Carbohydrates and Losing Weight

Carbohydrates and Losing Weight

What is Glucose?

In simple terms, carbohydrates are broken down by various enzymes into simple sugars then glucose so they can be absorbed into the blood. Digestive enzymes are like biological scissors - they chop long starch molecules into simpler ones.

If we cannot burn all the fat we consume, the remainder is stored as fat tissue. This fat-burning ability is determined by the amount of insulin in our bloodstream. [Note: a major factor in insulin release is the glycemic index (GI) value of the carb-foods or meal consumed.] When insulin levels are low, we burn mainly fat. When they are high, we burn mainly carbs. But the problem comes in when insulin levels remain constantly high, as in the case of individuals suffering from insulin insensitivity. In such cases, the constant need to burn carbs reduces our fat-burning ability. What's the result? More fat is stored as fatty tissue.

Speaking in plain language, the speed of digestion is determined by the chemical nature of the carb itself, and how "resistant" it is to the activity of the enzymes. A simple sugar is usually much less resistant than a starch, and is digested much quicker. Things that slow down digestion include: the presence of acid and the presence of soluble fiber.

High Insulin Levels May Increase Risk of Obesity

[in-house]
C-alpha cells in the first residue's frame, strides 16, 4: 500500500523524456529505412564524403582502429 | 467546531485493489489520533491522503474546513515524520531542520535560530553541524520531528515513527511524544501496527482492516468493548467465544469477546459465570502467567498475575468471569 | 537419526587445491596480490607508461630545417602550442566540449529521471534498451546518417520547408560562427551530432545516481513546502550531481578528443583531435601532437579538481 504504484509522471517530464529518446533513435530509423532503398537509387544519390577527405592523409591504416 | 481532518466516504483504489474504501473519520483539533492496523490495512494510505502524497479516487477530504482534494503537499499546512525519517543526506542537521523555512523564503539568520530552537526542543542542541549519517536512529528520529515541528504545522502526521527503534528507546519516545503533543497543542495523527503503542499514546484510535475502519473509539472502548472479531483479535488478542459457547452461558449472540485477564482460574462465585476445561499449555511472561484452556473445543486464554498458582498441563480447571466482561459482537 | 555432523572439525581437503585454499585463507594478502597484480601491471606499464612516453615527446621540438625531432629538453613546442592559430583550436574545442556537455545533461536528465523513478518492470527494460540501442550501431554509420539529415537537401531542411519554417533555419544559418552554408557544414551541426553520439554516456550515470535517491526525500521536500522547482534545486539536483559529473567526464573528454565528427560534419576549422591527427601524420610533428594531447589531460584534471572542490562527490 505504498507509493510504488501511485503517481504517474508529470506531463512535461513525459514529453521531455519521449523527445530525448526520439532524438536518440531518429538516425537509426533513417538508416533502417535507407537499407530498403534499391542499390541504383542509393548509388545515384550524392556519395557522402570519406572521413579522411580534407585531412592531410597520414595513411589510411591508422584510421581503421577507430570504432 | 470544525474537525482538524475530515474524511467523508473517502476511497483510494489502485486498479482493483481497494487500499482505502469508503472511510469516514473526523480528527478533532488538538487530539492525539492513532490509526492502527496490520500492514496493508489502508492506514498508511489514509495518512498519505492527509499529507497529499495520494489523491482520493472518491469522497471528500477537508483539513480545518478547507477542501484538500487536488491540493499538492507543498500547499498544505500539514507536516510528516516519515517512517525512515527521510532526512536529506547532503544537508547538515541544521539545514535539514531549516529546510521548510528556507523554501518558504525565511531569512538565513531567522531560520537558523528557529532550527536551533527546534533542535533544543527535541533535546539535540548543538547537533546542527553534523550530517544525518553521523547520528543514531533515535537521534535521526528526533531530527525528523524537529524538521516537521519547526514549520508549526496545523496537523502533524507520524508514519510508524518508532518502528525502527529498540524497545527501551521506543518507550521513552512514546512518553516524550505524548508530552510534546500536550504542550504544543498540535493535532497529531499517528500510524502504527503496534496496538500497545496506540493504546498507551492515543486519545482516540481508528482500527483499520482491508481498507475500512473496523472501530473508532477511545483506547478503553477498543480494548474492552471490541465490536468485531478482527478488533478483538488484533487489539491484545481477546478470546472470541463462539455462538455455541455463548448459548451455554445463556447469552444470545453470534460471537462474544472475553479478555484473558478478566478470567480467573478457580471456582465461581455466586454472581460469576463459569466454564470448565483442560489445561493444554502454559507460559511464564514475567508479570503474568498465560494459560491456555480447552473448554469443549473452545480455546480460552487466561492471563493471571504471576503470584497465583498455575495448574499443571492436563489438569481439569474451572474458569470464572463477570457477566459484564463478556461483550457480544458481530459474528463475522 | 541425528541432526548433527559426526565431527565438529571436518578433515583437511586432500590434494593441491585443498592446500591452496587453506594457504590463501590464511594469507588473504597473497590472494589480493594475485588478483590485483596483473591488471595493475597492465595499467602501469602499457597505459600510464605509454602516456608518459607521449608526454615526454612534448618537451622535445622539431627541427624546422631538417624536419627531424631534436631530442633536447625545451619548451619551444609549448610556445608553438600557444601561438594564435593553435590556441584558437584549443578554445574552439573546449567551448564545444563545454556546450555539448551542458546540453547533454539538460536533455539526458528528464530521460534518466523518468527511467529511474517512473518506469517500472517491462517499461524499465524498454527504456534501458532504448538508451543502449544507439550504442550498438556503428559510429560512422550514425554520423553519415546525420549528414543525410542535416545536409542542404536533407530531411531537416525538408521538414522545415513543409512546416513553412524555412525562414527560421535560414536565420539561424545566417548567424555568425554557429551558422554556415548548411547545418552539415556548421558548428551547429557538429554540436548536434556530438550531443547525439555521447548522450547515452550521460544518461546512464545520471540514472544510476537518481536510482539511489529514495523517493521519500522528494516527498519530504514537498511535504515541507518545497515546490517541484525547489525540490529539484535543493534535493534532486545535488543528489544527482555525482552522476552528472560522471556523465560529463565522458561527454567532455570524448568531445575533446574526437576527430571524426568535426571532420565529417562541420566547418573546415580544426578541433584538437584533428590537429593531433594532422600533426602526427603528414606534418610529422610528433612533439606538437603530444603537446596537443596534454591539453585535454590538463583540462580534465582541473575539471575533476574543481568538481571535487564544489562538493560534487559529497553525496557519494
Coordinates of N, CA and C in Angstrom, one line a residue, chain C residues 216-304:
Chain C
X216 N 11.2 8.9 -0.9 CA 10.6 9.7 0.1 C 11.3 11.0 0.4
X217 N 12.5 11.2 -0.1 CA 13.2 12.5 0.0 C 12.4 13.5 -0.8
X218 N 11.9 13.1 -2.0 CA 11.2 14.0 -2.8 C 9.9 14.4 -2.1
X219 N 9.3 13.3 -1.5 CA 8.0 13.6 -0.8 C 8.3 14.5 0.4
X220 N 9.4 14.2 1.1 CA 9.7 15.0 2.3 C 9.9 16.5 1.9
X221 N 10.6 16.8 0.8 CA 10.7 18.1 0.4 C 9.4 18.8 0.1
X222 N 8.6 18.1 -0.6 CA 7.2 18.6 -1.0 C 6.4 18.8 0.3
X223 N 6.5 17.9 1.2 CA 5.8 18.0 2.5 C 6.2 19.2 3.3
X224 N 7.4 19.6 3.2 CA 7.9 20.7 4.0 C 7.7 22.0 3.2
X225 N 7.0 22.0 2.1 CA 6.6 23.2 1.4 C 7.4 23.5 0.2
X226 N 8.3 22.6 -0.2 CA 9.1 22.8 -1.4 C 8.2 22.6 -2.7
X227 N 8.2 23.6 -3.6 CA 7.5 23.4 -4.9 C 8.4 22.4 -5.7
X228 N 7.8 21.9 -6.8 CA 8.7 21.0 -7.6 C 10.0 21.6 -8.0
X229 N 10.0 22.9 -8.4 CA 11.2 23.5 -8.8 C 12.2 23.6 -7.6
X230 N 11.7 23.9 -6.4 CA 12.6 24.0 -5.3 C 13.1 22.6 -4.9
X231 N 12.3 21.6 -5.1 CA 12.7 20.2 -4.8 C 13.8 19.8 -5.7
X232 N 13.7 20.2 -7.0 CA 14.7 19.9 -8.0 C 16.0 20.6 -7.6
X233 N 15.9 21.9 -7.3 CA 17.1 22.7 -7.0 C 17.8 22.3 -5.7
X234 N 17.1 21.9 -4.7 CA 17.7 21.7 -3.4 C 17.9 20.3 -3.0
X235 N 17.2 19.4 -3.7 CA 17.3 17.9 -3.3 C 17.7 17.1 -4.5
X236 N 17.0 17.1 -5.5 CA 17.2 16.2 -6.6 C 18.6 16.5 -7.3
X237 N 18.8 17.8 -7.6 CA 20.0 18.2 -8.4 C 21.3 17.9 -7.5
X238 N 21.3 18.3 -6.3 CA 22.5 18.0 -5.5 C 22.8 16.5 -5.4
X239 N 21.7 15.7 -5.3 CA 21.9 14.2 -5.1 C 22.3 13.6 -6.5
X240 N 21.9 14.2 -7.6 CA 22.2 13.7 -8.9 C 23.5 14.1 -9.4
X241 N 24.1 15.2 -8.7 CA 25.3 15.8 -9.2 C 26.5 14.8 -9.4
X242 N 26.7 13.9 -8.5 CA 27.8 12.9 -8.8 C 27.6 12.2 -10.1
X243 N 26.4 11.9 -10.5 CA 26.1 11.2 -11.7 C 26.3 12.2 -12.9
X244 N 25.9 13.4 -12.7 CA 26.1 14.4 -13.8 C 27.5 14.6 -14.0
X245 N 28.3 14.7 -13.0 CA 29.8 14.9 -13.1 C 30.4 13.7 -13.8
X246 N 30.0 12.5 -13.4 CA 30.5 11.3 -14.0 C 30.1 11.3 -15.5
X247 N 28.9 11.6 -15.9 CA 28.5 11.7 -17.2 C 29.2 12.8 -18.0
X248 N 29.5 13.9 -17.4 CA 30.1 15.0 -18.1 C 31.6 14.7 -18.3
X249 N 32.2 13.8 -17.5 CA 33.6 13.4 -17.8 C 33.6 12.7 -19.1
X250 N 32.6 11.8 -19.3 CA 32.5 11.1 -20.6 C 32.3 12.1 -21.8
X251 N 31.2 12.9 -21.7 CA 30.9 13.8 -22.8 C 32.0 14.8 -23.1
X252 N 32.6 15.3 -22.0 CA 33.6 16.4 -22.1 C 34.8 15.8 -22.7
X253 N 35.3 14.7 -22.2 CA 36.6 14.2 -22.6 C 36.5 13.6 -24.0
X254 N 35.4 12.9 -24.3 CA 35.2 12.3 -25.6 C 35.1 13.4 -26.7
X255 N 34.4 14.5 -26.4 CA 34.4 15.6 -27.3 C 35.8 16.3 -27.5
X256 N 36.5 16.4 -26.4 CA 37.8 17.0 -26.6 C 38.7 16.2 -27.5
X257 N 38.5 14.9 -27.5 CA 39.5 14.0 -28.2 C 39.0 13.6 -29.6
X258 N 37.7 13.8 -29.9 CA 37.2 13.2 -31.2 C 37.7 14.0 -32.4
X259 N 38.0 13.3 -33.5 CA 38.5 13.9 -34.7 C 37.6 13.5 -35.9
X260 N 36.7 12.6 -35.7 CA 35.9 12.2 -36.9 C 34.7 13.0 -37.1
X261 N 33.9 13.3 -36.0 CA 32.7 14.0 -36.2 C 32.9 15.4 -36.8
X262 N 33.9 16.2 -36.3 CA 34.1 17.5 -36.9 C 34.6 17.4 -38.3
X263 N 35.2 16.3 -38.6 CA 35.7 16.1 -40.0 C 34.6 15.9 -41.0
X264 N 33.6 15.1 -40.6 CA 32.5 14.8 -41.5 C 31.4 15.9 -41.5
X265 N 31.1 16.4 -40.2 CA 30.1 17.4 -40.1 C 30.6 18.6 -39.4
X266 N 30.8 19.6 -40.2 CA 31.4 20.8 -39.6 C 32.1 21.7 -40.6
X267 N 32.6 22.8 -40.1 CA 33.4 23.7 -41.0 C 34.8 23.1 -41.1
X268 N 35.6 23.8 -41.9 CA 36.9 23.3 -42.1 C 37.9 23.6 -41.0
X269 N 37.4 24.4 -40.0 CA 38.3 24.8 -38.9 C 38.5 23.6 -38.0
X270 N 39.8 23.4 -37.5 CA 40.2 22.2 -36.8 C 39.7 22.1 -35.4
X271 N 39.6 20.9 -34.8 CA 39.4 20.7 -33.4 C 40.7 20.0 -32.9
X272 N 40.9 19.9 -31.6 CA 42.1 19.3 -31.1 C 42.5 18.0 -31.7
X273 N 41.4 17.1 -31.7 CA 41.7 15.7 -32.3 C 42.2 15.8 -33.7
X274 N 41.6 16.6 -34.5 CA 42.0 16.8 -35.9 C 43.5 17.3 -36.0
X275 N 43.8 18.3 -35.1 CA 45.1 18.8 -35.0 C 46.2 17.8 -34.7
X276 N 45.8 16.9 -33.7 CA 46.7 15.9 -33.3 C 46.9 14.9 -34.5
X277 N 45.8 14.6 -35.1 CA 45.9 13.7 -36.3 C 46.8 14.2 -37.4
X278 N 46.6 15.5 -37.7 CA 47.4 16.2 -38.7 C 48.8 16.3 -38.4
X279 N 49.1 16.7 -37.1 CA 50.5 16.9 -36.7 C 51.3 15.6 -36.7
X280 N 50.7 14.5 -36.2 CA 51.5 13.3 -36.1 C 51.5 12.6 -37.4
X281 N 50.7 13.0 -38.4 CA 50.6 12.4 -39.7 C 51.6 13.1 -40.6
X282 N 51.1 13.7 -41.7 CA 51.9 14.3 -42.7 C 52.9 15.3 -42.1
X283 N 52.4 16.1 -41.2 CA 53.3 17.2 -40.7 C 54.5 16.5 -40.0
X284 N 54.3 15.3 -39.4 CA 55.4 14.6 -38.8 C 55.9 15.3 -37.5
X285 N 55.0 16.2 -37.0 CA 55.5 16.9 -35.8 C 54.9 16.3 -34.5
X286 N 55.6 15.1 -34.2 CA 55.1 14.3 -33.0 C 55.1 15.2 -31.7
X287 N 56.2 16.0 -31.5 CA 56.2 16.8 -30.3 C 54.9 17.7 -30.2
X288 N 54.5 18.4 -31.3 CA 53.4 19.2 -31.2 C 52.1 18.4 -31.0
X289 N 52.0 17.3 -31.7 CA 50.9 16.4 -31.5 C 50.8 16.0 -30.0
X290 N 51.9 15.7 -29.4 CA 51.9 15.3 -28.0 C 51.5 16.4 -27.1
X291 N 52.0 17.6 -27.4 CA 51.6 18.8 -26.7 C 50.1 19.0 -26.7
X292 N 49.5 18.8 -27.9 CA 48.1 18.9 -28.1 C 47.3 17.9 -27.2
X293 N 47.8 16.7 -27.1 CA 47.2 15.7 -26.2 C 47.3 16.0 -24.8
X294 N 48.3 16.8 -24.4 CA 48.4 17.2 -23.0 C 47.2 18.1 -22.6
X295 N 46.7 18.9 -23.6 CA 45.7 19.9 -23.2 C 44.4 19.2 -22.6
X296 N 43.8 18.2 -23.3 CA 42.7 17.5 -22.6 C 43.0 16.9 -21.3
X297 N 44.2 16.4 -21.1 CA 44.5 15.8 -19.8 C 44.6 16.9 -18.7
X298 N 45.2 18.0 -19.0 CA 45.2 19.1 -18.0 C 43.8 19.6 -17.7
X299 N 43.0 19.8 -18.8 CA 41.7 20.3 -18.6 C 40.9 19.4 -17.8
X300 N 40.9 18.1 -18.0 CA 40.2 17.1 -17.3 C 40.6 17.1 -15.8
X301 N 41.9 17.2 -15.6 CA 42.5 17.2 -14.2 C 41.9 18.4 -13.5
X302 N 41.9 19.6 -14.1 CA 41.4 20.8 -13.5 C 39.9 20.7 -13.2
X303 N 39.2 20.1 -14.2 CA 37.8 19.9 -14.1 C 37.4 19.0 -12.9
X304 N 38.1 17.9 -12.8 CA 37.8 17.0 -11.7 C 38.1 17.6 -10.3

This is why experts are linking high insulin levels, together with a reduced ability to burn fat, with obesity. And as you can see, high insulin levels are typically determined by the type of carbs we eat. High GI foods or meals trigger higher levels of insulin than intermediate or low GI foods. This is why the Glycemic Index is considered to be so important in assessing carb eating habits.

As we have seen, the human body is fueled by glucose. Therefore all foods must be converted into glucose before they can be used as fuel. Carbohydrates are more easily converted into glucose than protein or fat, and are considered to be the body's "preferred" source of energy, and the brain's essential source of energy.

Simple carbs (excepting fruit sugar) are more easily converted into glucose because their molecular structure breaks down faster in the stomach and small intestine. Therefore these carbs raise glucose levels in the bloodstream quite rapidly (less than 30 minutes). This explains why diabetics, who occasionally suffer from an excessively low blood-glucose level, can quickly restore their balance by eating simple carb-foods, like sweets.

The glycemic load chart is a great help. It measures the amount of carbohydrate in each service of food. Foods with a glycemic load under 10 are good choices—these foods should be your first choice for carbs. Foods that fall between 10 and 20 on the glycemic load scale have a moderate affect on your blood sugar. Foods with a glycemic load above 20 will cause blood sugar and insulin spikes. Try to eat those foods sparingly. (Source: http://alsearsmd.com/glycemic-index/)

Here is an example of Glycemic Loads:

 Source: www.buckwheathealth.com

Source: www.buckwheathealth.com

Simple changes are the best place to start. When it comes to sweetening my foods and my beverages, I use Monk Fruit Extract or Stevia. They both have a low glycemic index and they taste great. Give them a try!

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